Our Local Context:
When we look back at our nation’s leaders, we can remember as if it were yesterday statements such as ‘the future of the nation is in the book bags of the children’. This can be translated in many ways and spark several discussions, but for now we can examine the importance of inculcating the idea of sustainability in our nation’s children.
Added to that is the education system and all that contributes to how this system works, and operates in the functional sense. The question is, how do you innovatively add value to a system that remains largely based on delivery of content by a teacher or educator?
Children are the basis for all dimensions of sustainable development. They have a right to thrive, develop to their full potential, and live in a sustainable world.
The next generation is surrounded by many influential role models in society, such as parents, siblings, teachers, friends, and even television characters if you throw the media into that equation. Their learning occurs through being explicitly taught by others, through direct observation, participation in activities and through sharing information.
As such, if children are at the centre of our sustainable goals, we must educate the next generation to ensure sustainable development becomes a priority for them.
Sustainability in the earliest levels of education, at home and in school, is an important part of a child’s upbringing. The older generation has the responsibility to make sustainable education a part of everyday practices, rather than a topic or theme to consider for a short time, it needs to be embedded within day-to-day learning.
Sustainable education enables educators and the children to promote a sense of responsibility, and fosters a show respect for our natural environment. Becoming active participants and bringing about inquiry and social change begins in the ‘book bags’ (and in this modern world the tablets or devices) of our nation’s children, if we come back to that age old statement which continuously resonates within the local context.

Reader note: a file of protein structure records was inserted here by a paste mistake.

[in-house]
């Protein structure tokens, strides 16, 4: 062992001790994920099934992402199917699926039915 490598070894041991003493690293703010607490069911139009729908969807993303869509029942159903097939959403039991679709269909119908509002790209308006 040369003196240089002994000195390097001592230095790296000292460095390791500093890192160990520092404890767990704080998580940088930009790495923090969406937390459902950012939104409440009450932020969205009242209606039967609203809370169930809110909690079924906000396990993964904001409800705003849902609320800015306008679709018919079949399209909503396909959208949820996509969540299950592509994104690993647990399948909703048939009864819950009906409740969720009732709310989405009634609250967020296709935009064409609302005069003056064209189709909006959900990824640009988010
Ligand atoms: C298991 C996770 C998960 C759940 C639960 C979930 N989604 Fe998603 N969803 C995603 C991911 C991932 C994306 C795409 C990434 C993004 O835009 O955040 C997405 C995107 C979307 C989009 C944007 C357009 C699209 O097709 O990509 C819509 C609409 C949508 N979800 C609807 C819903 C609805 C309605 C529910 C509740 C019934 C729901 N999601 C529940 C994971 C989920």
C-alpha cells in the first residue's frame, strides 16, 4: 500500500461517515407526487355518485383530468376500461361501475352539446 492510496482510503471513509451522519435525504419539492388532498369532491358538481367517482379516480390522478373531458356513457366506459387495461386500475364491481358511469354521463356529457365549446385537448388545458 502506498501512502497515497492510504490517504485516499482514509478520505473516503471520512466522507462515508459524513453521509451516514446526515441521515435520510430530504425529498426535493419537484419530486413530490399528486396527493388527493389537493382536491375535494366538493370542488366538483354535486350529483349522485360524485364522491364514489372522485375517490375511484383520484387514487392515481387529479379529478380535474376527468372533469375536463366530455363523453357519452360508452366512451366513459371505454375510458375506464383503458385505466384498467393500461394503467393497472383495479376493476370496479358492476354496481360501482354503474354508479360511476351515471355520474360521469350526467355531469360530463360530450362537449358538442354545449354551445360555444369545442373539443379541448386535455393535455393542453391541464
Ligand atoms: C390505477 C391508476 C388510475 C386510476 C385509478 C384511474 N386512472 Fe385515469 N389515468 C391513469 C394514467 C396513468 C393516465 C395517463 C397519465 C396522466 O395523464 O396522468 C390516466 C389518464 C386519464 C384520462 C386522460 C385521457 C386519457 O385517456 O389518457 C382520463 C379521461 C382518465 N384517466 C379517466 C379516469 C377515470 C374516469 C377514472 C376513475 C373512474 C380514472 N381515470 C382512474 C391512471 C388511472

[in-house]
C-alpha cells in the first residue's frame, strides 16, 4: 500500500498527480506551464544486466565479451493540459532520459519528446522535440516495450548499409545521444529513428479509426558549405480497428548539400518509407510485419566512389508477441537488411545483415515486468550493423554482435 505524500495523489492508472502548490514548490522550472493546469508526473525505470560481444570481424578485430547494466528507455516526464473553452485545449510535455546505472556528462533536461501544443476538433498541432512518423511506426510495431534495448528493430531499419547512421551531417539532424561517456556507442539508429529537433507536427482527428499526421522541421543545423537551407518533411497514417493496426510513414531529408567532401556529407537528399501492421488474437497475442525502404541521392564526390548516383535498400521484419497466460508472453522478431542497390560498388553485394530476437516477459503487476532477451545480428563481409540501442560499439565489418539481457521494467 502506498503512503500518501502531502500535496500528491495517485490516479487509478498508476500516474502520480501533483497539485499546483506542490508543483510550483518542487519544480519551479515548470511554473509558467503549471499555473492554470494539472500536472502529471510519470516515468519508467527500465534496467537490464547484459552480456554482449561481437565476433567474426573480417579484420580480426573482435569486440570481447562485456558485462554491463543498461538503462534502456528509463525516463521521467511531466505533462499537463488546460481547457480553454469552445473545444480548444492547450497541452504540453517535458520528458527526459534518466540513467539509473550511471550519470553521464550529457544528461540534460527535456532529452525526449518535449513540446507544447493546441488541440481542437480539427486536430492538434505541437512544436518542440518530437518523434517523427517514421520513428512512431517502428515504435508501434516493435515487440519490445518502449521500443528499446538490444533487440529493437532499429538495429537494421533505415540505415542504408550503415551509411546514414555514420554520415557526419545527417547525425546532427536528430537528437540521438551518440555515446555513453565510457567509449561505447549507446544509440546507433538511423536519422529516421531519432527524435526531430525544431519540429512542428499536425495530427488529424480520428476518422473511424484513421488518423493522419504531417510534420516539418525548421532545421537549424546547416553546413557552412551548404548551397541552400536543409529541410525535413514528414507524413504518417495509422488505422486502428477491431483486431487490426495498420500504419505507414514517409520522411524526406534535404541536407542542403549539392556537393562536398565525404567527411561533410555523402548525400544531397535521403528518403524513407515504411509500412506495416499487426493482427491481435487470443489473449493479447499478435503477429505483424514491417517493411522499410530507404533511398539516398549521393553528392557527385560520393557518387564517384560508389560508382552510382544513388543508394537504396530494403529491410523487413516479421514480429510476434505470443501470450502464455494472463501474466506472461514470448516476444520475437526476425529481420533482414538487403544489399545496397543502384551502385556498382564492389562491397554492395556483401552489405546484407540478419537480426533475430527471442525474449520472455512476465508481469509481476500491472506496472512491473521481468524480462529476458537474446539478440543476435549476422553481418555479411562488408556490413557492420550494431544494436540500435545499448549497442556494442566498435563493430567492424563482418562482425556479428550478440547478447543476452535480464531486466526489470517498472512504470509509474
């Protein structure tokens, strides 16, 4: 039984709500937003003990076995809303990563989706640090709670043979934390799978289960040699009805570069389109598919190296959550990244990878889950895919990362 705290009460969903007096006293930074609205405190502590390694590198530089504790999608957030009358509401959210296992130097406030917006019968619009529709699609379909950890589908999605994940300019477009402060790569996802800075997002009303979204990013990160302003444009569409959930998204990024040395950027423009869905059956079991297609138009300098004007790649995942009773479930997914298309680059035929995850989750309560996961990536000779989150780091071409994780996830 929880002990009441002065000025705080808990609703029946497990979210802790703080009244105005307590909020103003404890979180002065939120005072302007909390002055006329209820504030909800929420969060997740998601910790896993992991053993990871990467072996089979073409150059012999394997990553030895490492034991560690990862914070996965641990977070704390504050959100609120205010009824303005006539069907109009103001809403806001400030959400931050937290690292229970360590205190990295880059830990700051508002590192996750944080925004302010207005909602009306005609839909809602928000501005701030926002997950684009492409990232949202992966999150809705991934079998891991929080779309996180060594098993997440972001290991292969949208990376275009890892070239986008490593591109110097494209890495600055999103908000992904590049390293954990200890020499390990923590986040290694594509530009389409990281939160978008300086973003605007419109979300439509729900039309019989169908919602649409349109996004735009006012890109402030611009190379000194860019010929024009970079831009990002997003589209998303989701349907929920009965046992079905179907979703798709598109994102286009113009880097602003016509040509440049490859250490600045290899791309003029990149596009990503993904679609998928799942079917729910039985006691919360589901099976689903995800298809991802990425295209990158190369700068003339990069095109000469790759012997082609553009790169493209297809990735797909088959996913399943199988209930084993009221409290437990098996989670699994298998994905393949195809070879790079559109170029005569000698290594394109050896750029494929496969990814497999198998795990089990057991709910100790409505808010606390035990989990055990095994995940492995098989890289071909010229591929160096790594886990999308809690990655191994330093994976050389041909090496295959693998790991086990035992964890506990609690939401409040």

Goals for everyone:
The Sustainable Development Goals (SDGs) are universal goals for everybody.
Issues related to poverty, inequality and education exist in every country in the world. Learning about SDGs helps children with developing insights, connecting the dots and to understand how everything everywhere are inter-connected in some shape or form.
None of the problems identified or that we claim we want to ‘fix’, can be looked at and addressed in isolation. These issues are very much part of our social fabric. We would need to to make SDGs a part of everyday life. This contributes to the well-being of the earth and every living being that it nurtures, including us as human-kind. It is desirable that every individual work towards these goals as they are inherently global in nature and approach.
That way children too will grow up to be conscientious and bring about the positive changes that we all would like to see. Even if we don’t live to see it in our time, the next generation can surely tell the tale of “how we managed to become sustainable”.